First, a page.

Tuesday, August 23, 2011

Pump Us Up Time

Recently, I’ve listened to some of The Count of Monte Cristo by Alexandre Dumas. There’s one thing that struck me: the main character Edmond Dantès has been trapped in prison for many years. He comes in contact with the prisoner in the cell next to him, Abbé Faria. Dantès sees all the ingenious inventions the abbé has created, so he could write, light his cell at night, dig into the wall, among many others.

The book says:

“What are you thinking about?” the abbé asked with a smile, imagining that Dantès’ silence must indicate a very high degree of admiration.
“Firstly, I am thinking of one thing, which is the vast knowledge that you must have expended to attain the point that you have reached. What might you not have done, had you been free?”
“Perhaps nothing: the overflowing of my brain might have evaporated in the mere futilities. Misfortune is needed to plumb certain mysterious depths in the understanding of men; pressure is needed to explode the charge. My captivity concentrated all my faculties on a single point. They had previously been dispersed, now they clashed in a narrow space; and, as you know, the clash of clouds produces electricity, electricity produces lightning and lightning gives light.”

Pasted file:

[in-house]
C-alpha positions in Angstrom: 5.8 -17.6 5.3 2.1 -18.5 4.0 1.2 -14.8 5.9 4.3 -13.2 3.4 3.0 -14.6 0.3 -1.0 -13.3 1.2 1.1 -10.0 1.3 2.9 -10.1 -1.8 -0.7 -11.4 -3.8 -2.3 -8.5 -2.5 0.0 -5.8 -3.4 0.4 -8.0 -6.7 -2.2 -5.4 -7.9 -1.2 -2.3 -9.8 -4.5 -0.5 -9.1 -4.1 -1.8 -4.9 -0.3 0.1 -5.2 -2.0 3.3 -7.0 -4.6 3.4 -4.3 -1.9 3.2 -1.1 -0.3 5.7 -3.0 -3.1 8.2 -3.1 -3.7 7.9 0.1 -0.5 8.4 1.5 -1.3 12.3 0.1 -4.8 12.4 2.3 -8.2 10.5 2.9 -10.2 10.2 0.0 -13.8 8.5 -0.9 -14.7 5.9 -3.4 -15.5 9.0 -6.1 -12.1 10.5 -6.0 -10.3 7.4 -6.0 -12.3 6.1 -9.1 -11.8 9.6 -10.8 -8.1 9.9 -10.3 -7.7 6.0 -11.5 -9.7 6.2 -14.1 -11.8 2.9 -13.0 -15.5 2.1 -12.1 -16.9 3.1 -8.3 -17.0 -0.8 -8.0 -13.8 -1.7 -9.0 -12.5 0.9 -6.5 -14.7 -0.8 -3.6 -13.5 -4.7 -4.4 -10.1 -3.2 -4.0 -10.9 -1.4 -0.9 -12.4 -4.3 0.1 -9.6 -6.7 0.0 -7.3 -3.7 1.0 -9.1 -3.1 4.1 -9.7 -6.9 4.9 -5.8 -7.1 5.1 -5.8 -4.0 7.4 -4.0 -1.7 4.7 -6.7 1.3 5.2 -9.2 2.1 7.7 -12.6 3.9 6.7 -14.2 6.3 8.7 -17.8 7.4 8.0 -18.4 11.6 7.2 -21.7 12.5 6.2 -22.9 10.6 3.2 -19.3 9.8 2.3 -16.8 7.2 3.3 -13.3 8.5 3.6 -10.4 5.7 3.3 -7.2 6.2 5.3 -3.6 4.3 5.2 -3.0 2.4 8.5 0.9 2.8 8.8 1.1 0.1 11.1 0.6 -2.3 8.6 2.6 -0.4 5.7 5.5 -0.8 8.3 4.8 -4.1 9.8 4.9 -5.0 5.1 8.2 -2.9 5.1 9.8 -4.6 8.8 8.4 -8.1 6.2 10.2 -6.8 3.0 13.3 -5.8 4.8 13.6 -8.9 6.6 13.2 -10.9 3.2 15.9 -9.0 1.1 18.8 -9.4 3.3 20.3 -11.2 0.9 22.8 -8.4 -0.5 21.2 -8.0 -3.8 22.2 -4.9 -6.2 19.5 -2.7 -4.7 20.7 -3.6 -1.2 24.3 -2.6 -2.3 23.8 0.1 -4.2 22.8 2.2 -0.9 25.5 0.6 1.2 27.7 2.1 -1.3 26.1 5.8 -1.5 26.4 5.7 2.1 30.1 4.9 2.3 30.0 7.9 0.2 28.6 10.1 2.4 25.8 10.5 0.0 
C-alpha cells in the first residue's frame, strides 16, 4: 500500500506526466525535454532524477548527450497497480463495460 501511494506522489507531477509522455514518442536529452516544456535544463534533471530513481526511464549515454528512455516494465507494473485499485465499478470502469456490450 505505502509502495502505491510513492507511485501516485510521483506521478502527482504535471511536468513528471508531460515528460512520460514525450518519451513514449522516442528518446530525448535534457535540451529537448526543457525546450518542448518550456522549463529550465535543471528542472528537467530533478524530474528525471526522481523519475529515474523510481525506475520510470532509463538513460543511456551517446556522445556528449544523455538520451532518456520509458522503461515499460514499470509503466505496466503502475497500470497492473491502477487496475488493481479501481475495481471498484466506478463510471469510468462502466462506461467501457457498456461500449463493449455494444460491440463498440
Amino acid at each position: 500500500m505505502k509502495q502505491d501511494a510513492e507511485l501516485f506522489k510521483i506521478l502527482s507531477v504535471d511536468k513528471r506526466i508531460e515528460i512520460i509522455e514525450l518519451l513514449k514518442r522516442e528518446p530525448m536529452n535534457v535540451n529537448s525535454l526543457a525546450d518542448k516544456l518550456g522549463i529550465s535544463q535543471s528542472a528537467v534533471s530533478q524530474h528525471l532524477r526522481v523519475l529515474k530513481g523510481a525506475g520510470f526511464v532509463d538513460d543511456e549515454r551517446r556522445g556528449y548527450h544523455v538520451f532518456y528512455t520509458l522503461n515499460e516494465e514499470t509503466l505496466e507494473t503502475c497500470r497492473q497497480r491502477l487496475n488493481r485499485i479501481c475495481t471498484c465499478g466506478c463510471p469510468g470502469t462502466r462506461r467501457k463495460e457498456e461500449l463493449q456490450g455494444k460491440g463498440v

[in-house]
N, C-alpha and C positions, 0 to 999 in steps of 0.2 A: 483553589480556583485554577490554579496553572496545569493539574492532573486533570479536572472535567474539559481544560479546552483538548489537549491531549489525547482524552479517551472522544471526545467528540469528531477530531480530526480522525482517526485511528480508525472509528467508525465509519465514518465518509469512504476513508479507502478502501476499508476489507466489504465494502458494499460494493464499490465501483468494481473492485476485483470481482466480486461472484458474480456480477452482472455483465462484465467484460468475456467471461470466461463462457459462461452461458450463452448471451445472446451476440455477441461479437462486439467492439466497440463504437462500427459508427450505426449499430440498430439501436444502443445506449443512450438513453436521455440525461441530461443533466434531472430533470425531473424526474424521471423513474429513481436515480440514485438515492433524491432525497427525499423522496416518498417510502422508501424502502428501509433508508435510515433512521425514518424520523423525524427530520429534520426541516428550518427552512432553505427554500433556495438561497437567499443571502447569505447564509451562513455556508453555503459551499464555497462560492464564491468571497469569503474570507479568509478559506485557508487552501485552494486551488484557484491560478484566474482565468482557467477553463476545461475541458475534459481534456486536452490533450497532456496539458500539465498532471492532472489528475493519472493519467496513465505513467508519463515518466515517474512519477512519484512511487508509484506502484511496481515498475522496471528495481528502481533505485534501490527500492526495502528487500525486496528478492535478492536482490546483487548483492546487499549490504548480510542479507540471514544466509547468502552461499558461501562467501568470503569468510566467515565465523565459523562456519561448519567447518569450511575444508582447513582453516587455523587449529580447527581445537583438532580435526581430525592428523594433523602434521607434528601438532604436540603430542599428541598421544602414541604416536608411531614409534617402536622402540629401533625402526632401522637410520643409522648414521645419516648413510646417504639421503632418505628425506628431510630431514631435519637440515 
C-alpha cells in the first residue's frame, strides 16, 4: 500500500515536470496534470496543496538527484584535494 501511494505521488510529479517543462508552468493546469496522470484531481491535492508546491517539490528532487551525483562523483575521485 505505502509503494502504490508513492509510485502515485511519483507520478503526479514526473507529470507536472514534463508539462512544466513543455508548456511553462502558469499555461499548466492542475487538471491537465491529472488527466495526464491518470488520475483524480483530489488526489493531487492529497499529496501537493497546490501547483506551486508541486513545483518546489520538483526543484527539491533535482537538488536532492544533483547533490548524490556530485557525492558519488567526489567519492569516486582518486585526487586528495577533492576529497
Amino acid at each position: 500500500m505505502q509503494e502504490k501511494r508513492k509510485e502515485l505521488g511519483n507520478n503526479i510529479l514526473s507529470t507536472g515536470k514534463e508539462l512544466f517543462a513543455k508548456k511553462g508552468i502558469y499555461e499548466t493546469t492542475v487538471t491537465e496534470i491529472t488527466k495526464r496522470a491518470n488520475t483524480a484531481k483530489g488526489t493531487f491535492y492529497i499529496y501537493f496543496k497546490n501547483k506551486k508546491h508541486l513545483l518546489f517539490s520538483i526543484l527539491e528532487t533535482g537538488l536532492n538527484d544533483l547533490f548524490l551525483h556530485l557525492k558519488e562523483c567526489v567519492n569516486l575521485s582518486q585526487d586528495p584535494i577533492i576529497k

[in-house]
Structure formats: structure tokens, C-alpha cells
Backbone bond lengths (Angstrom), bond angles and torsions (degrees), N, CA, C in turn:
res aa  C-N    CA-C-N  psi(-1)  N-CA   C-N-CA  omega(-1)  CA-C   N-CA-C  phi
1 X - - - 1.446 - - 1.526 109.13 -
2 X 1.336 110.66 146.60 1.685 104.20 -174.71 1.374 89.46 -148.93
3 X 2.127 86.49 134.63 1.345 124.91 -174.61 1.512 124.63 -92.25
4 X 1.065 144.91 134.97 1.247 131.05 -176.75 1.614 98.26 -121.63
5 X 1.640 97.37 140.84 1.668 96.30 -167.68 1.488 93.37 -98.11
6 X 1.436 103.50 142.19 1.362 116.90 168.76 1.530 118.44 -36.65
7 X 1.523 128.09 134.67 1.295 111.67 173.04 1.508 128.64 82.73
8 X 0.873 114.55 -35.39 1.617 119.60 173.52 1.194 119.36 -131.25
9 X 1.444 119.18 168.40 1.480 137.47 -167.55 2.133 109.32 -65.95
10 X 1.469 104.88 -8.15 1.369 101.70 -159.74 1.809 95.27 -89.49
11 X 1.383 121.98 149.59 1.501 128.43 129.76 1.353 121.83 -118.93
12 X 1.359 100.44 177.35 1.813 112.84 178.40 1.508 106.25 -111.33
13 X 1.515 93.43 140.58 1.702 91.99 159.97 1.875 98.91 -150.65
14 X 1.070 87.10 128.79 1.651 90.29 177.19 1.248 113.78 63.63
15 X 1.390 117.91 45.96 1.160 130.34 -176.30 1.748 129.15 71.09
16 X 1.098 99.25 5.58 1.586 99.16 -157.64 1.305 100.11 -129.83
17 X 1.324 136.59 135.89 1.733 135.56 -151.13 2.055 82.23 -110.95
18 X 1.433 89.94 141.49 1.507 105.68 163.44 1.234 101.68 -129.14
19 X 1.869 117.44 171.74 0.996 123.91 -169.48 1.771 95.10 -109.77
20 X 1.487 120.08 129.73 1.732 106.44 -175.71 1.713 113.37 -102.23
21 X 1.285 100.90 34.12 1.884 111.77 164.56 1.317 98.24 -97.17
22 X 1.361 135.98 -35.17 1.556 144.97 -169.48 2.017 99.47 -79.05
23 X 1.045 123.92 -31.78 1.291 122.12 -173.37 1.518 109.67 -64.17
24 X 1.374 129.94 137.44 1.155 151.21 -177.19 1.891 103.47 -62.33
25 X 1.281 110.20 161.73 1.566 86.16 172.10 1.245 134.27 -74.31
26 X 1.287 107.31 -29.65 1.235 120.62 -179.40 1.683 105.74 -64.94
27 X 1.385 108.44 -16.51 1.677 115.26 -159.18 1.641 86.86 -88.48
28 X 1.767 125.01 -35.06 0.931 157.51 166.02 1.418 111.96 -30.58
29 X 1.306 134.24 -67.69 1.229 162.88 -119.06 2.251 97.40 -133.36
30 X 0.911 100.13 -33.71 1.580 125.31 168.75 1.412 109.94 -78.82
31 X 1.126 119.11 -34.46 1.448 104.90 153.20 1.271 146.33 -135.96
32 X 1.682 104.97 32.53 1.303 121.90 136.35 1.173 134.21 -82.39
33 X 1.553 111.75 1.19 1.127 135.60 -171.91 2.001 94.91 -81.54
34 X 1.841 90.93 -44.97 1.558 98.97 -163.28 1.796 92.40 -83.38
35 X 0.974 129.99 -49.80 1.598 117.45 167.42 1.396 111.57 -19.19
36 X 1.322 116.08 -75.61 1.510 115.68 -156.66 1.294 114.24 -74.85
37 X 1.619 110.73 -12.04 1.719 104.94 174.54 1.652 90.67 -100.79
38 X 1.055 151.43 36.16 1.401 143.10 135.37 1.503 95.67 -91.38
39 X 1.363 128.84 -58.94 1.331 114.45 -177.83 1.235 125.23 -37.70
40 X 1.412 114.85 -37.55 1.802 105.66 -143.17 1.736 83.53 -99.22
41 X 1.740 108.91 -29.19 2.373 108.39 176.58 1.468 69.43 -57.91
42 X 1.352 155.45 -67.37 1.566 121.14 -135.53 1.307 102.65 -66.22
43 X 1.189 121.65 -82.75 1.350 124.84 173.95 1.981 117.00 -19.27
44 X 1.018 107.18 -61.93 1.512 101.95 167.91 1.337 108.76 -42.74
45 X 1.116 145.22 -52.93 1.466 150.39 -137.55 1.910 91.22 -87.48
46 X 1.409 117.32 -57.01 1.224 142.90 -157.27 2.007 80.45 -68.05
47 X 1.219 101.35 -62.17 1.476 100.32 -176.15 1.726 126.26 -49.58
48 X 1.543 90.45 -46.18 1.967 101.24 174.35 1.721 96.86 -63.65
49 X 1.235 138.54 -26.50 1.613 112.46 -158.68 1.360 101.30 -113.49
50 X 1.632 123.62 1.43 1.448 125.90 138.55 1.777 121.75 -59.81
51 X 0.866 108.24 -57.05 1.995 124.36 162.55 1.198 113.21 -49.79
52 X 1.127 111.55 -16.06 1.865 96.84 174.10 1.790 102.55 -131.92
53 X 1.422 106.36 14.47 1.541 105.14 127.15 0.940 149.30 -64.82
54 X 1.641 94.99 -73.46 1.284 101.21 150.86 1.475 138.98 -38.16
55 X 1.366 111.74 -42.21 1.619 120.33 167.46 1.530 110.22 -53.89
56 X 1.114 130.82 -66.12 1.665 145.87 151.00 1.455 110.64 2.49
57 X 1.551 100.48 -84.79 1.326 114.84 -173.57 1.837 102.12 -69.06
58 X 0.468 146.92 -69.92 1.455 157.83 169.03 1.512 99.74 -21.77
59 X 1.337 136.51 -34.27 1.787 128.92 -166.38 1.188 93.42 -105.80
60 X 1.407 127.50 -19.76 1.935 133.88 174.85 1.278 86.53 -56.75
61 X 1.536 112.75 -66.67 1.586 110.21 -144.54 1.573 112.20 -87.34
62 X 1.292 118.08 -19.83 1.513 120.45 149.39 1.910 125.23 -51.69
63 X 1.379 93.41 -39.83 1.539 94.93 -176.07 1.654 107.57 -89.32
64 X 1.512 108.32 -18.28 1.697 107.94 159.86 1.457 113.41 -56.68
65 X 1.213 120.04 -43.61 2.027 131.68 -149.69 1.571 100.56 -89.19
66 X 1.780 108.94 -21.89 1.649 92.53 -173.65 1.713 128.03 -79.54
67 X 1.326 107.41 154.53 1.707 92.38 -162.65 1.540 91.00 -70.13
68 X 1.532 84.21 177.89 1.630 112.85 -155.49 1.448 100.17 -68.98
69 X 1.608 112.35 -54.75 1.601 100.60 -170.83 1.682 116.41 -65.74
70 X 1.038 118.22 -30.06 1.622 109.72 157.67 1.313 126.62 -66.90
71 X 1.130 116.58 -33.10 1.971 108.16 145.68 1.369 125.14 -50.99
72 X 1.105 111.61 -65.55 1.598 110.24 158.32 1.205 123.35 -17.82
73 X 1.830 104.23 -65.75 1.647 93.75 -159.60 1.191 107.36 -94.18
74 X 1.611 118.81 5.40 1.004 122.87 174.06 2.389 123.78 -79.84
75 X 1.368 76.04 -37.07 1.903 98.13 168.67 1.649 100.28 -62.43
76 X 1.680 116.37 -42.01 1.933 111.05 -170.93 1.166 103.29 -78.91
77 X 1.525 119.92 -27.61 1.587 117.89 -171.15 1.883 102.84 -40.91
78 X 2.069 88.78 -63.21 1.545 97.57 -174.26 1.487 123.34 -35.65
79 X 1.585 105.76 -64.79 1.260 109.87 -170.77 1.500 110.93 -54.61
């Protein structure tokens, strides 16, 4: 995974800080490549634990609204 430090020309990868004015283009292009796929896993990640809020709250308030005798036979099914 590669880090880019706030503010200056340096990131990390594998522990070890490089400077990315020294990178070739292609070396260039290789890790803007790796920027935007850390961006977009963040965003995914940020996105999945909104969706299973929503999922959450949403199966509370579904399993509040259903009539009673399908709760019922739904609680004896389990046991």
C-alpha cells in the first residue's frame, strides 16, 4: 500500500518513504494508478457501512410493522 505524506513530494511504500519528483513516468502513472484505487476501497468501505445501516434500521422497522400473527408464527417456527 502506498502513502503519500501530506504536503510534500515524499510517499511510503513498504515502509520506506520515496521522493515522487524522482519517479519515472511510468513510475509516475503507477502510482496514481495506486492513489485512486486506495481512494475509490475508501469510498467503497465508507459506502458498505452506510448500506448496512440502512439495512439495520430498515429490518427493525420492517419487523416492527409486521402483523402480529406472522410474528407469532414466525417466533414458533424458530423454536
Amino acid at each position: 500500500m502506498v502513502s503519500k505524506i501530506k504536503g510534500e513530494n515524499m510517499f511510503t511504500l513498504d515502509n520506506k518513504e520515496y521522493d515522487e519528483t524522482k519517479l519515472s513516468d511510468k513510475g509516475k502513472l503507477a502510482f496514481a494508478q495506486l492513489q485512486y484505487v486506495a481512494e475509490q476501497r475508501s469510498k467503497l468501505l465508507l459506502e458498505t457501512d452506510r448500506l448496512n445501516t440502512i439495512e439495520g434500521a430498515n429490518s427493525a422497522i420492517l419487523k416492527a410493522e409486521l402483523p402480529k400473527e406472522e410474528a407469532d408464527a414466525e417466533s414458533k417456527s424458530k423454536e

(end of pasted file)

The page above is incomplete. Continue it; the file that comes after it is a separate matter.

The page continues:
As I listened to this, I couldn’t help but think about writing. It’s not easy, but it’s worth it. There are a lot of ups and downs when it comes to this industry. I’ve felt my fair share of them, and I know I will feel many more.

I quoted that part of The Count of Monte Cristo because the abbé was in a situation that forced him to use his mind in ways he couldn’t have done otherwise—on the outside world.

As a writer, there are many pressures that force us to overcome intense obstacles; they make us work harder. These might include crafting the story into what you’ve envisioned in your mind, coping with difficult critiques of your book, or the necessity to do a full revision of your manuscript.

Another example, that I’m dealing with right now, is the querying process. No matter how much I’ve tried to prepare myself for rejection emails, it’s still difficult. Although, in some kind of a masochistic way, I like to receive the rejections; it makes me feel special because an agent actually reviewed my work and took the time to respond.

It takes just one agent to represent me and my book, and if I keep on trying I’ll eventually find the right one.

It’s only through these pressures, trials that make me who I am. They make me become a better writer.

I hope this post encourages you in whatever situations are particularly difficult for you.

Keep on writing. Keep on going, guys. It’s worth it.


  1. I love this quote. I think that, like abbe, we need pressure and ups-and-downs to help us reach our full potential. Easy is not always better. Remember: it takes pressure to turn coal into a diamond. Keep on querying! You can get 100 No's, but it only takes 1 yes.

  2. Thanks, Joe for the comment. I like the coal into diamond analogy. The quote hit me hard. Really couldn't stop thinking about it! That's what makes literature good, fantastic!

  3. What a great post! Makes me want to keep going AND to read The Count of Monte Cristo as I've often planned to do. Thanks for sharing that quote. Wonderful!

  4. Thanks, Julie. Yep gotta keep going and I still need to finish all of The Count of Monte Cristo. I was listening to the unabridged version. Way to long. Gonna read the actual book soon (abridged version). haha